To date I still have not had any response back from the ARA (Australasia Railway Association), as to their potential input, nor similarly from other organisations.

The Federal Member for Port Adelaide’s (Mark Butler) office is currently pursuing potential grant source options....but sadly again not too promising.

There is little hope for any special train by any operator across the Nullarbor and/or associated with unveiling the proposed monuments.

Considering the timing left, and potential overall costs, a few of us are firming up on the opinion that the focus should only be on the construction and erection of two new monuments – and no more.

Given ARTC’s advice that they will transport and install the monuments, it may be the best option.

Pichi Richi Railway still intends to have an involvement for any activity/function at Port Augusta....associated with the Centenary."

As you can see, it seems to be no big deal with ARTC.



Cheers



Stephen

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Follow Up By: Member - Stephen L (Clare SA) - Friday, Sep 02, 2016 at 20:29

Friday, Sep 02, 2016 at 20:29
Hi Pete

Sounds like you had a great trip away and Leigh sounds like he had a great time when he met you up in Darwin.

Funny you say that, as the anniversary did come up in the conversation and Leigh that it was this year and was getting ready for it....lol




Cheers




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Follow Up By: Member - Leigh (Vic) - Sunday, Sep 04, 2016 at 21:25

Sunday, Sep 04, 2016 at 21:25
It was a lucky revelation Stephen, could have been a long trip for nothing LOL.
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Follow Up By: Member - Rustygq - Thursday, Oct 27, 2016 at 15:54

Thursday, Oct 27, 2016 at 15:54

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Follow Up By: Member - Rustygq - Thursday, Nov 24, 2016 at 13:54

Thursday, Nov 24, 2016 at 13:54
Hi Stephen, Boobook and others.
Im just wondering if there is anymore news or updates re next year anniversary and if there is any more info re a new monument.
Cheers all
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Follow Up By: Member - Stephen L (Clare SA) - Sunday, Nov 27, 2016 at 09:56

Sunday, Nov 27, 2016 at 09:56
Hi Rusty

For a while there, it was all too hard for a few involved, but now that a number of West Coast organisations have jumped on board, they are hoping for it to be a big event.

So as they say, keep watching and make sure that you keep Tuesday 17th October 2017 free.


Cheers



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Follow Up By: Member - Rustygq - Sunday, Nov 27, 2016 at 15:35

Sunday, Nov 27, 2016 at 15:35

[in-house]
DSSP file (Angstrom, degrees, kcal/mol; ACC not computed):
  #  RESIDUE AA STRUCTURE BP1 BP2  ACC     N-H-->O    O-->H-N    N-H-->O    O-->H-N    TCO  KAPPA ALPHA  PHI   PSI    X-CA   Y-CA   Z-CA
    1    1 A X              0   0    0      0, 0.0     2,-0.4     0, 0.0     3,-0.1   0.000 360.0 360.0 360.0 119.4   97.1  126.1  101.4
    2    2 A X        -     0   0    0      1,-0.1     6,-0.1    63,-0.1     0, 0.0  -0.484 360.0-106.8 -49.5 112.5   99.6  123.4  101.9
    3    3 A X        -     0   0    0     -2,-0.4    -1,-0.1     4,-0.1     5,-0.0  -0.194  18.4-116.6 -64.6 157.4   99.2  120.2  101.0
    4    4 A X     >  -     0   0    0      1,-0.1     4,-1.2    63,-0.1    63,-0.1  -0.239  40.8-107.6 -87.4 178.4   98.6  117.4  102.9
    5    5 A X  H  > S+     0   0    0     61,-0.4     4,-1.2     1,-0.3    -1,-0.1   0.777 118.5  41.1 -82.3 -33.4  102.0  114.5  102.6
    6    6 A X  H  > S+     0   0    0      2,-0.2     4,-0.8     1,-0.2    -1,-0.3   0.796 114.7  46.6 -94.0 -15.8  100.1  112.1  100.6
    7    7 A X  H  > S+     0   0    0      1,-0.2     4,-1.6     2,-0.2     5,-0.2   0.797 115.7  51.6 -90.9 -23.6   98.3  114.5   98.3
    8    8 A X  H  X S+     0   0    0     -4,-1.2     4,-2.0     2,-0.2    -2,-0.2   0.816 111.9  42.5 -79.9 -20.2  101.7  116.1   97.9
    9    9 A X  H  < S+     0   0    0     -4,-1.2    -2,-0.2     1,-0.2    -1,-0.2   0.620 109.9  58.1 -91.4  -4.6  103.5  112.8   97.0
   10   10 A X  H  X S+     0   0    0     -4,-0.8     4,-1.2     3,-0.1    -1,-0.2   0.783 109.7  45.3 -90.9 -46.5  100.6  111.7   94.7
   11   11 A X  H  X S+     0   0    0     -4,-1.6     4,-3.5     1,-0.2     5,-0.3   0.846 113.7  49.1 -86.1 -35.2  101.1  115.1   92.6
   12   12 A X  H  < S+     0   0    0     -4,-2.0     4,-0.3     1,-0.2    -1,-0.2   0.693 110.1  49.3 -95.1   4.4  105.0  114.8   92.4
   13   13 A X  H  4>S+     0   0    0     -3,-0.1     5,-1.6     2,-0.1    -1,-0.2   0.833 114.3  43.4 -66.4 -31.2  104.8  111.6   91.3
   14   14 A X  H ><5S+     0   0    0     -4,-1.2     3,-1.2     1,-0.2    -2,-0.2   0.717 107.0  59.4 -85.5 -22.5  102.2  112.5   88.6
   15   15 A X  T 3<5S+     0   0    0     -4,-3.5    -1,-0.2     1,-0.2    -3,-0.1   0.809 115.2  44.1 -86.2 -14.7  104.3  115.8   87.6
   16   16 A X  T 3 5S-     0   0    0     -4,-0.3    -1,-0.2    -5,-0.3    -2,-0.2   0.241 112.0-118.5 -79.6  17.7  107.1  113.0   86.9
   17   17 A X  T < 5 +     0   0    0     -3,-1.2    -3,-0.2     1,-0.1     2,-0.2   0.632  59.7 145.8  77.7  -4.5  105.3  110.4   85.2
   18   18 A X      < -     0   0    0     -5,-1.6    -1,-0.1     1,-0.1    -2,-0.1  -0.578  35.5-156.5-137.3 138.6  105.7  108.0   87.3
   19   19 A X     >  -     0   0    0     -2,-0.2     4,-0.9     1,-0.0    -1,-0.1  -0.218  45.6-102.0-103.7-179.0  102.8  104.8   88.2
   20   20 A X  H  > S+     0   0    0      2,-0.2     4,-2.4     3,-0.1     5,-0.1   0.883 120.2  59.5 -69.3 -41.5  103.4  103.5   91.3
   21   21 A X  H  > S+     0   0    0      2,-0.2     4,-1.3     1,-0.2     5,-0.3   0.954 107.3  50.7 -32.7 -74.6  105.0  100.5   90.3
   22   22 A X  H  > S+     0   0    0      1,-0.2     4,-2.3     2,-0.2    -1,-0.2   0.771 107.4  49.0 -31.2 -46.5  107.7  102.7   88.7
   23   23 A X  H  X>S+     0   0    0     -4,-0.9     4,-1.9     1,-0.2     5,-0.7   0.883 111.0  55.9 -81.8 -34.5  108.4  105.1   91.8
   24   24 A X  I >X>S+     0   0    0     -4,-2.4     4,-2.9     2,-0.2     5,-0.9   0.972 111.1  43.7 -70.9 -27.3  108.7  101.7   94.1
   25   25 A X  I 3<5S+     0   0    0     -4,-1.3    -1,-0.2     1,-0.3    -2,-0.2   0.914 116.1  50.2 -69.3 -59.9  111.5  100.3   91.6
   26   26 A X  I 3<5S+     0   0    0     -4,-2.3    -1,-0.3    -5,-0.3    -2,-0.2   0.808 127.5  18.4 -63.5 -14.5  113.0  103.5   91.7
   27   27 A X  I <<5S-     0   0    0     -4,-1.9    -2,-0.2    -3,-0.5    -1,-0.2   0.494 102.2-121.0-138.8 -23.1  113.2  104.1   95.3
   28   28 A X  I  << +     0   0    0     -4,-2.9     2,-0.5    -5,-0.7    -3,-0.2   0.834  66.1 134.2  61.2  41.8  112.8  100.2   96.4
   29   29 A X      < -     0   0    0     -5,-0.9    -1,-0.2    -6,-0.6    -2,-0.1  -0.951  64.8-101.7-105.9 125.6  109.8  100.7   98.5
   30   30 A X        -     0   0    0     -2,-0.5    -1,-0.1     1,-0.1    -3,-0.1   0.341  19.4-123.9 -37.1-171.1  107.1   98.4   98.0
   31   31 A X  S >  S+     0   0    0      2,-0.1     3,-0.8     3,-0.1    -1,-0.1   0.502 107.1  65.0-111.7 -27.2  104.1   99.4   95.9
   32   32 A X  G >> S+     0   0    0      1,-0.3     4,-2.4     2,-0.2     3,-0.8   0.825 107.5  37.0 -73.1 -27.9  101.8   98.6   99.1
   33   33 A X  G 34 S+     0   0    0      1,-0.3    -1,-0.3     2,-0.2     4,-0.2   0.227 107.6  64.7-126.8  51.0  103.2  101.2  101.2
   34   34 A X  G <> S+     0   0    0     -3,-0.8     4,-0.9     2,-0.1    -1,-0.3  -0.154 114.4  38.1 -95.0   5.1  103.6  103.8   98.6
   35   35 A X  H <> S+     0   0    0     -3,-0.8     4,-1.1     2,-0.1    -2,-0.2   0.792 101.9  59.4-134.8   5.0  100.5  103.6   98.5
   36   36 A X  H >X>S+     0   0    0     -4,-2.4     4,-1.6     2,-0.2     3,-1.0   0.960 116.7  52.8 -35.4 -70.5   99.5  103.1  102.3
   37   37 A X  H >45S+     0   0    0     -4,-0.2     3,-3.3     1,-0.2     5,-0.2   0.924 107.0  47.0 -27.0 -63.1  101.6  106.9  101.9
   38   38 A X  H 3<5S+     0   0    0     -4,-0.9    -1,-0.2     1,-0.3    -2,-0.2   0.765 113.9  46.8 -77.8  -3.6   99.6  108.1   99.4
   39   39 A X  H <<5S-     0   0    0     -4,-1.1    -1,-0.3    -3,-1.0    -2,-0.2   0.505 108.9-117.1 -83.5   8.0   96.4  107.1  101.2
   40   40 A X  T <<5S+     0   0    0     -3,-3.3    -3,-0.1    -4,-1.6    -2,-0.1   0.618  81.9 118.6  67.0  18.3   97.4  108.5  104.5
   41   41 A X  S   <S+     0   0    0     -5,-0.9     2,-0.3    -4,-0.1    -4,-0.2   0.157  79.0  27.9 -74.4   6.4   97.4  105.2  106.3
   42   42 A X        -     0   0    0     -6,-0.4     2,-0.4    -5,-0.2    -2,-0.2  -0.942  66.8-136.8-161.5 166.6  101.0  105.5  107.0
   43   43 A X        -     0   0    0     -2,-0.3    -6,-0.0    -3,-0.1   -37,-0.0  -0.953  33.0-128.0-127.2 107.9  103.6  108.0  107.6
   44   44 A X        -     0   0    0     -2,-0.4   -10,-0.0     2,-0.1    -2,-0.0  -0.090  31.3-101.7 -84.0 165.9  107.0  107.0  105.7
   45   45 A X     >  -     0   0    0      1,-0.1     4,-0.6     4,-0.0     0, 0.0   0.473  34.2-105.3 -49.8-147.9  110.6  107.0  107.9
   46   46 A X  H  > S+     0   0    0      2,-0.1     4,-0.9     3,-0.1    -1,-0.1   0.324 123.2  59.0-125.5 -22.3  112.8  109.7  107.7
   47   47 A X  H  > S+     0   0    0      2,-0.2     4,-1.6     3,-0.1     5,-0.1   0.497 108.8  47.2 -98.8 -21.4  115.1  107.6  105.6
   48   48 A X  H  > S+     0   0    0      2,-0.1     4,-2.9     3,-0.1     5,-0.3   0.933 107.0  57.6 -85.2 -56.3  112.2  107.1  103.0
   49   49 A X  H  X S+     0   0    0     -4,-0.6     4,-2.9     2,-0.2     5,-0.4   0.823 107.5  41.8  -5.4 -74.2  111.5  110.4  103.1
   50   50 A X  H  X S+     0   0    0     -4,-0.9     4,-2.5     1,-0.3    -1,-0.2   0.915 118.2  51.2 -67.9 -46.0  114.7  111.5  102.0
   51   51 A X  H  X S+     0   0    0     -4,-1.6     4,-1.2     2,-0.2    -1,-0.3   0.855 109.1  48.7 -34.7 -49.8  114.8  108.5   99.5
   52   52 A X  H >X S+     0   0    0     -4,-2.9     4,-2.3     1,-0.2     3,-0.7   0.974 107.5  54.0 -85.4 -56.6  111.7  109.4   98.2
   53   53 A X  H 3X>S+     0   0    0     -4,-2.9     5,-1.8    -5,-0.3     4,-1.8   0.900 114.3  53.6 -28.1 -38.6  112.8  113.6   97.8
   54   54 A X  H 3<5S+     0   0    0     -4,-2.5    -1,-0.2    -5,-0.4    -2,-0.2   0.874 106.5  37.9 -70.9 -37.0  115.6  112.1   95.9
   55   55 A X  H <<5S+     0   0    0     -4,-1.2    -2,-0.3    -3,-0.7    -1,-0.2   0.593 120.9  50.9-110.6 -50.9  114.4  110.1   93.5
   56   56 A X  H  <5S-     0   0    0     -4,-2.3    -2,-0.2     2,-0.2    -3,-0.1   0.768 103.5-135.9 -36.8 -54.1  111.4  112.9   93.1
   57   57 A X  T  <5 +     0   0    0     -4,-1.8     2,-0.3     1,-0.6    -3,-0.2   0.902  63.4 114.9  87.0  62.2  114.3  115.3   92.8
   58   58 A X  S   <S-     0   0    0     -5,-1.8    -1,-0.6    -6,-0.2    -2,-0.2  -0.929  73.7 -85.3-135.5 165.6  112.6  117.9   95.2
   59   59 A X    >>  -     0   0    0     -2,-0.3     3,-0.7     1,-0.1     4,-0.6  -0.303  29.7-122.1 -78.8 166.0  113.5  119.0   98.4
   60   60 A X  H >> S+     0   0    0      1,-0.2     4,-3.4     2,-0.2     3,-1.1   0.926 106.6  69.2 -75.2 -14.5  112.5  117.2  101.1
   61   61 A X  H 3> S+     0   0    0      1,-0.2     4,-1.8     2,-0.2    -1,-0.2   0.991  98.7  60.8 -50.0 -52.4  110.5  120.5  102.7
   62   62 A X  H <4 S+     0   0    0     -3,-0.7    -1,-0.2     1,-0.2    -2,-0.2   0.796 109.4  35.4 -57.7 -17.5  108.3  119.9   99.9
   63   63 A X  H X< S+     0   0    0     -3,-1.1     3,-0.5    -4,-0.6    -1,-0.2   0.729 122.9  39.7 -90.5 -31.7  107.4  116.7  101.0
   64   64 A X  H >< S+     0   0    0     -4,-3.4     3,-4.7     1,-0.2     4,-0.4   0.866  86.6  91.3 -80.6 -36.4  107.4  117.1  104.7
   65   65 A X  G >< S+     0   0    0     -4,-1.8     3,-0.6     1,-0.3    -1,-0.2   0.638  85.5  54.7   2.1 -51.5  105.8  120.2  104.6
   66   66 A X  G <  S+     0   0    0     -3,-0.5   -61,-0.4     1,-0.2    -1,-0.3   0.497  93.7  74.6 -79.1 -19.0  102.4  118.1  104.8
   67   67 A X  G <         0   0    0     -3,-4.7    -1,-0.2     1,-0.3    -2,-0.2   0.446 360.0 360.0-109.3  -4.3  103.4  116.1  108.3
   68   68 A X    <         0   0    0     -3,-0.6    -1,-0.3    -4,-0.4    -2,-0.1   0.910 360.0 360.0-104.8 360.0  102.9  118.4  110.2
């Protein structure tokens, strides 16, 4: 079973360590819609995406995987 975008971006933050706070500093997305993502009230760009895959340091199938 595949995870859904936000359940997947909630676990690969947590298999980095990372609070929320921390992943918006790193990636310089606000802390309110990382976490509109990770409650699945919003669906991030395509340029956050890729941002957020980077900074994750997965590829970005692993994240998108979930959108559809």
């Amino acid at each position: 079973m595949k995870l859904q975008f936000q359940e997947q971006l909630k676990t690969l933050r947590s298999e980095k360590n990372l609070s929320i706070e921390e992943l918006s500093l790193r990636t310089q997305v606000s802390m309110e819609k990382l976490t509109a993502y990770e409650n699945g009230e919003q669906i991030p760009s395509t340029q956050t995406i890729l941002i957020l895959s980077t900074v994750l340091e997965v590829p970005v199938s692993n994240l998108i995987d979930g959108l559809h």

Steven
Thanks heaps. Really glad to hear that it hasnt died. We (2 trucks, 4 people) will be there. Will probably arrive a day or 2 before the 17th. Hope that there will be a few others about as well.
Cheers
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Reply By: Member - Phil G (SA) - Friday, Sep 02, 2016 at 20:42

Friday, Sep 02, 2016 at 20:42
I've watched those monuments disintegrate over the years, so would love to see something a bit stronger put in their place.
Here are photos of the two monuments from 2010 but the north one blew over as well a year or two later.


There is a huge history that involves that area.
I am thinking about the local aboriginal people and their attitude to the railway as the railway destroyed life as they knew it. To supply water to the railway, many many bores were sunk at Ooldea Soak about 7k N of the railway line in the early 1900's. The bedrock became a sieve and destroyed the area because the Soak would no longer hold water. That Soak was the major trading area for aboriginal people from the coast and from the north - it was the only perennial water source on the edge of the desert. With no water, and loss of their traditional ways, the aboriginal people became dependant on the railway for survival - for food and water. Daisy Bates set herself up there in the 1930's and assisted the aborigines, and after her departure the Uniting Church set up a mission at Ooldea. That mission disappeared in the 1950's when the nuclear testing was being set up nearby at Maralinga, so the aboriginal people were forced to leave their country and those who didn't, suffered the consequences of the nuclear fallout.
I find it a pretty sad piece of history.....and it all started with the railway. But still we can't turn back history.